"Pastel? you mean chalk?"
"Pastel? like crayons?"
"you don't use a brush?"
So, today I want to share a very brief description of pastel, with an even more brief history of pastel use.
Who used Pastel?
Cave paintings were created using coloured earth pigments.
Cro-Magnon cave painting from Lascaux, southern France (20,000 years ago)
Alex Greely/Alpha/FPG LINK
Art Masters such as Leonardo da Vinci used red chalk for architectural and engineering drawings.
Leonardo da Vinci (1452-1519), Measured study of a foot, about 1490-2, Red chalk on paper, 9 x 7 cm LINK
Rosalba Carriera is described as one of the first artists to make pastel painting popular. Her portraits (exclusively in pastel) were in high demand in 1721.
Rosalba Carriera, Self Portrait 1715 LINK
Edgar Degas, known for his nicely rendered paintings of dancers, was an accomplished artist of paintings, drawings, prints, and sculptures. By the late 1870's Degas was using pastel often and experimenting with strokes, fixatives, and surface applications.
La Toilette (Woman Combing Her Hair), c. 1884–1886, pastel on paper, by Edgar Degas LINK
What is pastel? It's simple; pastel is pure pigment, the SAME pigment used in oil paints or other paints, held together with a binder in a dry, stick form. The quality of the pastel stick is determined by the amount of binder combined with the amount or type of pigment. Some pastel sticks are harder than others. Some have a more gritty texture, and others feel buttery smooth.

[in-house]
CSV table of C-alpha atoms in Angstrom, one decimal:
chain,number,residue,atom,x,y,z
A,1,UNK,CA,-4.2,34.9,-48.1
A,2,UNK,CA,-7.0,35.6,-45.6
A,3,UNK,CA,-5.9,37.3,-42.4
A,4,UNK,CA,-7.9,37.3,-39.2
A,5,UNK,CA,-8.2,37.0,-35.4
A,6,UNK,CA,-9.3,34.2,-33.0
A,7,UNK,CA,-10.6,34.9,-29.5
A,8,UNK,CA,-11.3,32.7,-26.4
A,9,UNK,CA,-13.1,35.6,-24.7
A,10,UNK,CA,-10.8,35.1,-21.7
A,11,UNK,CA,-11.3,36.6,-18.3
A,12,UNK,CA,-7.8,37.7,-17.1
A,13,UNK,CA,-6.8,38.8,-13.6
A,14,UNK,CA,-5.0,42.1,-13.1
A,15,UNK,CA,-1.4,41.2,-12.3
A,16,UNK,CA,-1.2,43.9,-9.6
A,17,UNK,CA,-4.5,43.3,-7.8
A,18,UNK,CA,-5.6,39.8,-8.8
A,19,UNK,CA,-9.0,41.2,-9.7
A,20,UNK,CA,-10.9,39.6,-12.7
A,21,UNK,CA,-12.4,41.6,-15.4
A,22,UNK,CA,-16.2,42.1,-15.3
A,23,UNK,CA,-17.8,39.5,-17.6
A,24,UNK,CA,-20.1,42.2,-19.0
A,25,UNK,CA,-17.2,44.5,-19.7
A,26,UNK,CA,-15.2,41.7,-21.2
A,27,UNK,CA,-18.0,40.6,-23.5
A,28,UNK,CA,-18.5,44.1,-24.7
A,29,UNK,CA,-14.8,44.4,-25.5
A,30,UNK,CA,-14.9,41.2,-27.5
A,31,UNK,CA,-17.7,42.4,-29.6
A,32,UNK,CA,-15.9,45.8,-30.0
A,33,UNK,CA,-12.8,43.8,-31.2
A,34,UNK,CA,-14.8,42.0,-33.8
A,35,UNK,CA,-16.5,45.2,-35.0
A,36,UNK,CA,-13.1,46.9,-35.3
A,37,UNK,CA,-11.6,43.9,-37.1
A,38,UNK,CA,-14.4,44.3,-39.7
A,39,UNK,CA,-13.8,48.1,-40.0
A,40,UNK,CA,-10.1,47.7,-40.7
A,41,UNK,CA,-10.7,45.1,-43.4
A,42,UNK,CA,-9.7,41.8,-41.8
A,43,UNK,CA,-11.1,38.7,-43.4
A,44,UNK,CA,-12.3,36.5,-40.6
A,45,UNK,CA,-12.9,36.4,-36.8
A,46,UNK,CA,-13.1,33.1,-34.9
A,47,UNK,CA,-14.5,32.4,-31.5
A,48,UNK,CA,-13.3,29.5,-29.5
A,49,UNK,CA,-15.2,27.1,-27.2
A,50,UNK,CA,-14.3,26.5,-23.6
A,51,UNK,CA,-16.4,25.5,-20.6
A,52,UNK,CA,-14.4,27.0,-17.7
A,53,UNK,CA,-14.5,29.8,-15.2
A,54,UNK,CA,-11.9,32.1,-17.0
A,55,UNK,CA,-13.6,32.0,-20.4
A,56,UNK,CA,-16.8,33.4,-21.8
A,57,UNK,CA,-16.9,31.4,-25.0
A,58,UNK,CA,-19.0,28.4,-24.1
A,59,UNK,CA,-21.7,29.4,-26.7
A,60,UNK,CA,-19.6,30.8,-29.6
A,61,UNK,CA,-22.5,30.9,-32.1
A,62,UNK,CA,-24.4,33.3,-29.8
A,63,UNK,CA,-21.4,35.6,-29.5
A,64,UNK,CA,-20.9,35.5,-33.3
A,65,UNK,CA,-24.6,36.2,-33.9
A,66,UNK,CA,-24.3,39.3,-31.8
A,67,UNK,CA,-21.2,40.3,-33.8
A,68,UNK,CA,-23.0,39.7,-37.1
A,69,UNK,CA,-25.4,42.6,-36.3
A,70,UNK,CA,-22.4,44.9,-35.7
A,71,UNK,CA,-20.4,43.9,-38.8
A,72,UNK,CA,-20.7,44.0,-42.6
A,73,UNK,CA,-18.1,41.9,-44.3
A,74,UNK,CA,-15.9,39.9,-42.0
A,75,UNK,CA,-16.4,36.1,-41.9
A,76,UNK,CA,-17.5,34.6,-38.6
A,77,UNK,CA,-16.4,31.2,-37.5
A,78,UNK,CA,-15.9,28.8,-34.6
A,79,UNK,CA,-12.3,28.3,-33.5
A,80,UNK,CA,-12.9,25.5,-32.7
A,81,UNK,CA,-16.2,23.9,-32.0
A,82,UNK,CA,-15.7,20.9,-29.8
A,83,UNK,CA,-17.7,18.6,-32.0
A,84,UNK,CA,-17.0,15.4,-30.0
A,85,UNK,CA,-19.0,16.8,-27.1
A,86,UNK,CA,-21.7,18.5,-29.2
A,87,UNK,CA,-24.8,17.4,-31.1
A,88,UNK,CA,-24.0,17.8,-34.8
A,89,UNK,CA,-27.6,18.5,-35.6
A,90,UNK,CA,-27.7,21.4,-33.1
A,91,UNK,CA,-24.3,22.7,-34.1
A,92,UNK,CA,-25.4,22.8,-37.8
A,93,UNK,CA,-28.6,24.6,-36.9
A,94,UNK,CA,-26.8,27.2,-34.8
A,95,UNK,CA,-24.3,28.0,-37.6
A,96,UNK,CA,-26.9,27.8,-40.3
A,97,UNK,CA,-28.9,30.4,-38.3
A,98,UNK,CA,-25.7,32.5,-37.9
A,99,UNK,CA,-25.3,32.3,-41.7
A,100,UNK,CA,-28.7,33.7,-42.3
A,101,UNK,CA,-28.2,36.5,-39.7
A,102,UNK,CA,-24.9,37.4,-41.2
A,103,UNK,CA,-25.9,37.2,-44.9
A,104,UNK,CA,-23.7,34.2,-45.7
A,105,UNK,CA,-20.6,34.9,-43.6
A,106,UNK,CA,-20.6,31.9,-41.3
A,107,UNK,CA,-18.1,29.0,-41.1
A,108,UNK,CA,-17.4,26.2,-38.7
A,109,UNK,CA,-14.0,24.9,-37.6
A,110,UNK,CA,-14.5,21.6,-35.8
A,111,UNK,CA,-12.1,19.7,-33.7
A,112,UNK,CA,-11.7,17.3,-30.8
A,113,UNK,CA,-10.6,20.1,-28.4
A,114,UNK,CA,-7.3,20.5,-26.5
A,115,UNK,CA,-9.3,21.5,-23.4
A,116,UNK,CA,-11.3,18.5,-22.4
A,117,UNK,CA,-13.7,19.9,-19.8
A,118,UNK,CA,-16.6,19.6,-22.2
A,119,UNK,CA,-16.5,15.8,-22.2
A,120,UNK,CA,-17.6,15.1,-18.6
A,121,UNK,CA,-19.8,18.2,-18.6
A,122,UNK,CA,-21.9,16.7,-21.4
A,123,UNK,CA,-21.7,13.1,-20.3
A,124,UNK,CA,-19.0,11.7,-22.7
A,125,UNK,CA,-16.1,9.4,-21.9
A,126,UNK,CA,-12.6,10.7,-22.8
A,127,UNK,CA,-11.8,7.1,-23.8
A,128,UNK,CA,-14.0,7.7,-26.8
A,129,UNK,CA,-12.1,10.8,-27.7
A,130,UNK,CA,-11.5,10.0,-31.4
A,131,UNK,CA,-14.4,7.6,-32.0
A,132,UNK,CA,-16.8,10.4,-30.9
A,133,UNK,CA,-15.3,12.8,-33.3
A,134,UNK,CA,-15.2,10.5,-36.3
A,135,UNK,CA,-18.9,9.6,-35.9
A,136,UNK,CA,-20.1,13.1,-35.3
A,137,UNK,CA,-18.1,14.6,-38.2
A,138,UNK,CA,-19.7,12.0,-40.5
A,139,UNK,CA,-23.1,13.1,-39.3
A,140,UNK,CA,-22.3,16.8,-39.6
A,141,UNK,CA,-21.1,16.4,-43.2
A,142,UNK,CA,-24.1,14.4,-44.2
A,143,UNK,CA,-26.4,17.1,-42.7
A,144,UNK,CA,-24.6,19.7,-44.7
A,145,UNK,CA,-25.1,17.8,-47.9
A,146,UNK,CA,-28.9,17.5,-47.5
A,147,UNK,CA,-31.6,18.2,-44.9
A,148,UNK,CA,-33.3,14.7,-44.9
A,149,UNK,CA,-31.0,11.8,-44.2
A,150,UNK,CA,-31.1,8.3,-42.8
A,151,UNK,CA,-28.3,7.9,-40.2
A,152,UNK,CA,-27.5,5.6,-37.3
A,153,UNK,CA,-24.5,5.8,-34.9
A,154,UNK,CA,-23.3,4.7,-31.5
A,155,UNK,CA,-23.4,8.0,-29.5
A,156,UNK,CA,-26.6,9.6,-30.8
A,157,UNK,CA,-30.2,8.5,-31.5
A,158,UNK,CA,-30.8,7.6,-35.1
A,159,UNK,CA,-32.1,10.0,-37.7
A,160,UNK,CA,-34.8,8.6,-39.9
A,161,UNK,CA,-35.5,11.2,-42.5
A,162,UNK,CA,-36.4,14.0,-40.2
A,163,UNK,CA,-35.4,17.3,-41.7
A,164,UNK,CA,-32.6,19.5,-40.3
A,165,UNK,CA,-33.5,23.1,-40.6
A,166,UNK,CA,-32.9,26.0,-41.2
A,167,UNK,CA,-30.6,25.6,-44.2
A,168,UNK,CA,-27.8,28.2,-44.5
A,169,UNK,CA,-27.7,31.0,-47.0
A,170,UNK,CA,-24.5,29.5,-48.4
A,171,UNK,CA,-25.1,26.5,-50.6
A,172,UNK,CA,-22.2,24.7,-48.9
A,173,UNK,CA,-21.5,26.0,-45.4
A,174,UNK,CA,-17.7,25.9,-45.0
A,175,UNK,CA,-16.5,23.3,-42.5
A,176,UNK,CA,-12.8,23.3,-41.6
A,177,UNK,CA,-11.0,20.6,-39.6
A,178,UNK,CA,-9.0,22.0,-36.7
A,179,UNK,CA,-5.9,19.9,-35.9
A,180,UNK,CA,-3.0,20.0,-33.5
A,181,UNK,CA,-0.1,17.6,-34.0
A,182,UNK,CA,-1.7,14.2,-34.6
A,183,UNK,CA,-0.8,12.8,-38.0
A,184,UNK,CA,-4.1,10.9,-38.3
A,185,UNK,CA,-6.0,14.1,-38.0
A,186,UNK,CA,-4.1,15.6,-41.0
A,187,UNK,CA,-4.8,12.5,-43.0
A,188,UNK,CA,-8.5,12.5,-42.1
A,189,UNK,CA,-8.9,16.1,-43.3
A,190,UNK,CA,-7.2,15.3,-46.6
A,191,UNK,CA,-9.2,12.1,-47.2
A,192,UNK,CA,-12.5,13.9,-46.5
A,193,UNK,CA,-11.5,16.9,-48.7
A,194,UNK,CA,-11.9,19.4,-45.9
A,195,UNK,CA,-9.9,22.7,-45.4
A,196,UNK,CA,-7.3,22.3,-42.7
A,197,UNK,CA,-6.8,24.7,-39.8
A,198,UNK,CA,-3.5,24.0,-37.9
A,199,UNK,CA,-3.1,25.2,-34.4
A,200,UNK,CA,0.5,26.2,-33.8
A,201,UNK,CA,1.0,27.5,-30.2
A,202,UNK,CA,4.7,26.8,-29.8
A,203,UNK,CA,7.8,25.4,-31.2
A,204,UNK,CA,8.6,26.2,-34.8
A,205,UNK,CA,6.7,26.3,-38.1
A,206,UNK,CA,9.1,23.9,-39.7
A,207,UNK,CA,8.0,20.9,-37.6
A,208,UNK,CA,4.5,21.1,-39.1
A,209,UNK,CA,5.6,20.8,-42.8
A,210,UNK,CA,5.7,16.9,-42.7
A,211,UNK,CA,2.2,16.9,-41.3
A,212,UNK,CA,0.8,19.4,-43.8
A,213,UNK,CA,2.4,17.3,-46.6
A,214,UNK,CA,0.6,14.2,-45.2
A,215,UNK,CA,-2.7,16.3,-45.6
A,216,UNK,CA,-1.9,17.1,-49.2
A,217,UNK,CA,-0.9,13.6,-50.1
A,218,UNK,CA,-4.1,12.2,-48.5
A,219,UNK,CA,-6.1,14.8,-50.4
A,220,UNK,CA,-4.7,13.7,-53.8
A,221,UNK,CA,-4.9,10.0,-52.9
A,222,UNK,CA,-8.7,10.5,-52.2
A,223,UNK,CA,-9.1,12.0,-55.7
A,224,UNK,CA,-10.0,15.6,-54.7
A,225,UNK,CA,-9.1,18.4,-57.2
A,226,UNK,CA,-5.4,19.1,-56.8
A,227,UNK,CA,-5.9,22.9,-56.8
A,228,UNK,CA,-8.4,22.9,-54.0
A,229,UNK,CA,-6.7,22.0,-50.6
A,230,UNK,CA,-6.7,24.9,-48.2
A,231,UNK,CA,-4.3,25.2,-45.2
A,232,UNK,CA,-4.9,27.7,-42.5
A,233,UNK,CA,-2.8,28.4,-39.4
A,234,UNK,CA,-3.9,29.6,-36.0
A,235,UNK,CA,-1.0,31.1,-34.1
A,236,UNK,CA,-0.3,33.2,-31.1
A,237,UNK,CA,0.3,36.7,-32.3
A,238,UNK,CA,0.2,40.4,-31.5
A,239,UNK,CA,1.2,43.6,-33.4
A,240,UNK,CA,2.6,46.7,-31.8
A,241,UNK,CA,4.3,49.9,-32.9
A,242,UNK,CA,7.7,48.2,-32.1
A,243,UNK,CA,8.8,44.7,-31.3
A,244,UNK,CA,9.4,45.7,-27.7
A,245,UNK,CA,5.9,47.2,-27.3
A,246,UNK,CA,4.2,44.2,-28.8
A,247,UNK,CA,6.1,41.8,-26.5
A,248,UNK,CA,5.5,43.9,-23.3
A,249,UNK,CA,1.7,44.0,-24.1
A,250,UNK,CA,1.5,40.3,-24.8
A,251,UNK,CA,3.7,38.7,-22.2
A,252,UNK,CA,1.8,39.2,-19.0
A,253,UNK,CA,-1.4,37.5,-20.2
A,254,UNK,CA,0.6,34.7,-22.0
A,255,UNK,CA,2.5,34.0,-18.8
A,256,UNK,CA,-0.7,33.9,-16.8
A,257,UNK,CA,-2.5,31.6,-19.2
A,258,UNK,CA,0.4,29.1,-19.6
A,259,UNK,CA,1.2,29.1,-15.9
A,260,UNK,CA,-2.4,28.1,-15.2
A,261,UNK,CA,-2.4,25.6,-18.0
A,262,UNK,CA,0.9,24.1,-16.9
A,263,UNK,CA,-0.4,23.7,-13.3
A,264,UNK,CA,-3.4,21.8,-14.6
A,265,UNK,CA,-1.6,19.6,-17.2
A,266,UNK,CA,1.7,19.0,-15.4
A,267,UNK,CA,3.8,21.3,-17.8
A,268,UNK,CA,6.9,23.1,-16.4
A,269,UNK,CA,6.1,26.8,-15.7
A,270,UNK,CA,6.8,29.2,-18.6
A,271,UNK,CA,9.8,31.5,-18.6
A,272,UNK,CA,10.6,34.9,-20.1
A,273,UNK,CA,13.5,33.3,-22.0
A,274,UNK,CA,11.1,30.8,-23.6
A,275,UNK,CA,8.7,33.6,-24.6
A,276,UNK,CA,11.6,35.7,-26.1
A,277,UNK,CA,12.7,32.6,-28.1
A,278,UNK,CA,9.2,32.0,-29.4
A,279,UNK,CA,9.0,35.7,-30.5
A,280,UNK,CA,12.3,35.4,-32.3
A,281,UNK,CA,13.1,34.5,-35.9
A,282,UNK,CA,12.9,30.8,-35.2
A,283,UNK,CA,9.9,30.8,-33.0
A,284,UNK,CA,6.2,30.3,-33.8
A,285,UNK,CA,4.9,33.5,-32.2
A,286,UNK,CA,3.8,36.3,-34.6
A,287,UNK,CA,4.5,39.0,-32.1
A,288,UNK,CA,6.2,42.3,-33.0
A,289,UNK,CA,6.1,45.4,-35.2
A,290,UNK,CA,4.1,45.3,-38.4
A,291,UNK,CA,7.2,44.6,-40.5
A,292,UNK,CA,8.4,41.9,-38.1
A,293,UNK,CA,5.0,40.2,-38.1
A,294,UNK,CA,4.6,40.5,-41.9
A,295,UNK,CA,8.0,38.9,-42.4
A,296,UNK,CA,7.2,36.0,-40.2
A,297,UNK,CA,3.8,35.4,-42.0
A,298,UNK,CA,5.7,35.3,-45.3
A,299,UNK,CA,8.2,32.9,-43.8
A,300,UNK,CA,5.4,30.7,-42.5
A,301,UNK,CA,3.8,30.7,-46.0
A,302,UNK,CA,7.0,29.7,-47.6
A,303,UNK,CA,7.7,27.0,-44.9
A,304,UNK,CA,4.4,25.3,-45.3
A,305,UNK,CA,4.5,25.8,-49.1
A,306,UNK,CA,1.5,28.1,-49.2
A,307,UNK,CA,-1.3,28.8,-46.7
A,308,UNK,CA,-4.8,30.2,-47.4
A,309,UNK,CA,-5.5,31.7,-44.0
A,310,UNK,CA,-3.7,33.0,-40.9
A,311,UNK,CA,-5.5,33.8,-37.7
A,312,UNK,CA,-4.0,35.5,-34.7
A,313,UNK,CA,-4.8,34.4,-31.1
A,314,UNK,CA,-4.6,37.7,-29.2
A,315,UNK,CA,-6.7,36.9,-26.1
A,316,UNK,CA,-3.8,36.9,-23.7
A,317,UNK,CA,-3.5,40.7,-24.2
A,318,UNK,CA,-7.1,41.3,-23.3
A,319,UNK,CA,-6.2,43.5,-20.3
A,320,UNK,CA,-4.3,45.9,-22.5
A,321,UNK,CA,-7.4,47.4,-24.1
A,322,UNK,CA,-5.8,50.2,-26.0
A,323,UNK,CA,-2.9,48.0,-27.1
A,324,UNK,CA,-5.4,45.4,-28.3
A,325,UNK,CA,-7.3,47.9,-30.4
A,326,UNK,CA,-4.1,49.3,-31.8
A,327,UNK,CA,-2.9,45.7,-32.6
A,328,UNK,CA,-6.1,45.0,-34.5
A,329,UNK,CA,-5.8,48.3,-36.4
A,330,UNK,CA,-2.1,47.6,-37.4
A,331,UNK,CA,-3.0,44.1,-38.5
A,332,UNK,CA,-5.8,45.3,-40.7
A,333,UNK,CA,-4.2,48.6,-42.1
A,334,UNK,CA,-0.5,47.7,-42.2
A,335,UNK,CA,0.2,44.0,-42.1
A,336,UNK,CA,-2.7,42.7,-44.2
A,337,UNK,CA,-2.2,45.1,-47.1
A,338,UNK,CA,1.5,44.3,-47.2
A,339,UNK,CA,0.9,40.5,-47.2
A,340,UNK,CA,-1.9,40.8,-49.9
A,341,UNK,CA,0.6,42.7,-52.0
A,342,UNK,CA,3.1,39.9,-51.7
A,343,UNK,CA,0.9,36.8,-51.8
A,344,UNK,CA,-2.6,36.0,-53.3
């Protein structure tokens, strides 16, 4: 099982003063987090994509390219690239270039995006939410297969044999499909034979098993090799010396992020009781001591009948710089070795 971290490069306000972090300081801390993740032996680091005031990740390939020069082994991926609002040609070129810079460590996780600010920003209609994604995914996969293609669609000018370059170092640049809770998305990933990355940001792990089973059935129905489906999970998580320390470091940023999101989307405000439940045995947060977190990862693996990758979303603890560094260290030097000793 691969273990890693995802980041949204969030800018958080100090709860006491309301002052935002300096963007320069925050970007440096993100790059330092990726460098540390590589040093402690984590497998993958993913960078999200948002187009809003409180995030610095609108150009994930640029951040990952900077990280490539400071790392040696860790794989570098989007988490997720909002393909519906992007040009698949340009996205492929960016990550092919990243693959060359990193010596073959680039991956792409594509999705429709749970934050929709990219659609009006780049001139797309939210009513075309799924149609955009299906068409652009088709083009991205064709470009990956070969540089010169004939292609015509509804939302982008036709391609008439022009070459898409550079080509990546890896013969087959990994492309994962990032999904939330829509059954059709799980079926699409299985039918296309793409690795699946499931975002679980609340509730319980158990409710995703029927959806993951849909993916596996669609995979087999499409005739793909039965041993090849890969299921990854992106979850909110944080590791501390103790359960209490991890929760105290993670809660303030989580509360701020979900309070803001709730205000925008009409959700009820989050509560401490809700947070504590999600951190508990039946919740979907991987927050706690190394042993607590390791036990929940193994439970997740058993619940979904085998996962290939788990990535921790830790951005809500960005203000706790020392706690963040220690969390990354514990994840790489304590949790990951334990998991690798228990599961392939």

Pastel can be applied to almost any surface, but most pastel painters prefer textured surfaces that hold multiple layers of colours. I like to use 'sanded' papers. Some artists use fixatives, and others choose not to. But almost always, pastel paintings should be preserved behind glass.
Why do I choose pastel? Pastel is a tactile medium. There is nothing between my fingers and the pigment. I can feel the paper, and play an intimate roll in the application process. Because it's a dry medium, there is no waiting/drying time required. I can continue to work uninterrupted until I'm finished, or return to a work in progress exactly as I left it.
One artist described pastel as little crystals, and if seen under a microscope, you would notice how easily light can pass through those little crystals. It wouldn't surprise me if that were true. When light hits a pastel painting that has not been "smudged" for the purpose of blending, certain colours seem to come to life with a magical glow.
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